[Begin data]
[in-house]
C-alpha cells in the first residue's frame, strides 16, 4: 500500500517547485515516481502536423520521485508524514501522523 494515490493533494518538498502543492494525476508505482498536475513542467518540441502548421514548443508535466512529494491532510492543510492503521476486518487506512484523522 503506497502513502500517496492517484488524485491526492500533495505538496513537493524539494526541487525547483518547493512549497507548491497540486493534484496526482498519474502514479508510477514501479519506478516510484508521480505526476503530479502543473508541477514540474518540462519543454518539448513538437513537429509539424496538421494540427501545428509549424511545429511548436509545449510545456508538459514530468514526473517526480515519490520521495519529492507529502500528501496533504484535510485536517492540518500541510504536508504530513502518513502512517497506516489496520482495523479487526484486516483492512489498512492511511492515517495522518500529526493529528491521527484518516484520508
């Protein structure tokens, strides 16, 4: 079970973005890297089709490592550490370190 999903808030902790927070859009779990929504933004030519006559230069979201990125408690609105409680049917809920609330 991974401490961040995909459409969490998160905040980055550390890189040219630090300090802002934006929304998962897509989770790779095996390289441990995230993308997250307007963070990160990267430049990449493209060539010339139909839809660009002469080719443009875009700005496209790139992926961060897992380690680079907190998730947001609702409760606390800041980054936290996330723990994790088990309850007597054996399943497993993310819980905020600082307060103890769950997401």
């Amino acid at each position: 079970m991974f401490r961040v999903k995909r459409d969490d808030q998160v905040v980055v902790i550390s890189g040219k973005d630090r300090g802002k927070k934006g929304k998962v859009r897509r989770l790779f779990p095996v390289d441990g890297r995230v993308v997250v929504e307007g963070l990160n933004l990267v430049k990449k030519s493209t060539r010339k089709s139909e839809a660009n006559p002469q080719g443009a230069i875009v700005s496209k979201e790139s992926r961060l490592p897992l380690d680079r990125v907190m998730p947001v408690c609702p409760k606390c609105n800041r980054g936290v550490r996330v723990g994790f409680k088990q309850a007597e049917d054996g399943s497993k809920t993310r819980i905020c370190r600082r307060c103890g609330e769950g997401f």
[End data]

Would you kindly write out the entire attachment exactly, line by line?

[in-house]
C-alpha cells in the first residue's frame, strides 16, 4: 500500500517547485515516481502536423520521485508524514501522523 494515490493533494518538498502543492494525476508505482498536475513542467518540441502548421514548443508535466512529494491532510492543510492503521476486518487506512484523522 503506497502513502500517496492517484488524485491526492500533495505538496513537493524539494526541487525547483518547493512549497507548491497540486493534484496526482498519474502514479508510477514501479519506478516510484508521480505526476503530479502543473508541477514540474518540462519543454518539448513538437513537429509539424496538421494540427501545428509549424511545429511548436509545449510545456508538459514530468514526473517526480515519490520521495519529492507529502500528501496533504484535510485536517492540518500541510504536508504530513502518513502512517497506516489496520482495523479487526484486516483492512489498512492511511492515517495522518500529526493529528491521527484518516484520508
């Protein structure tokens, strides 16, 4: 079970973005890297089709490592550490370190 999903808030902790927070859009779990929504933004030519006559230069979201990125408690609105409680049917809920609330 991974401490961040995909459409969490998160905040980055550390890189040219630090300090802002934006929304998962897509989770790779095996390289441990995230993308997250307007963070990160990267430049990449493209060539010339139909839809660009002469080719443009875009700005496209790139992926961060897992380690680079907190998730947001609702409760606390800041980054936290996330723990994790088990309850007597054996399943497993993310819980905020600082307060103890769950997401």
């Amino acid at each position: 079970m991974f401490r961040v999903k995909r459409d969490d808030q998160v905040v980055v902790i550390s890189g040219k973005d630090r300090g802002k927070k934006g929304k998962v859009r897509r989770l790779f779990p095996v390289d441990g890297r995230v993308v997250v929504e307007g963070l990160n933004l990267v430049k990449k030519s493209t060539r010339k089709s139909e839809a660009n006559p002469q080719g443009a230069i875009v700005s496209k979201e790139s992926r961060l490592p897992l380690d680079r990125v907190m998730p947001v408690c609702p409760k606390c609105n800041r980054g936290v550490r996330v723990g994790f409680k088990q309850a007597e049917d054996g399943s497993k809920t993310r819980i905020c370190r600082r307060c103890g609330e769950g997401f």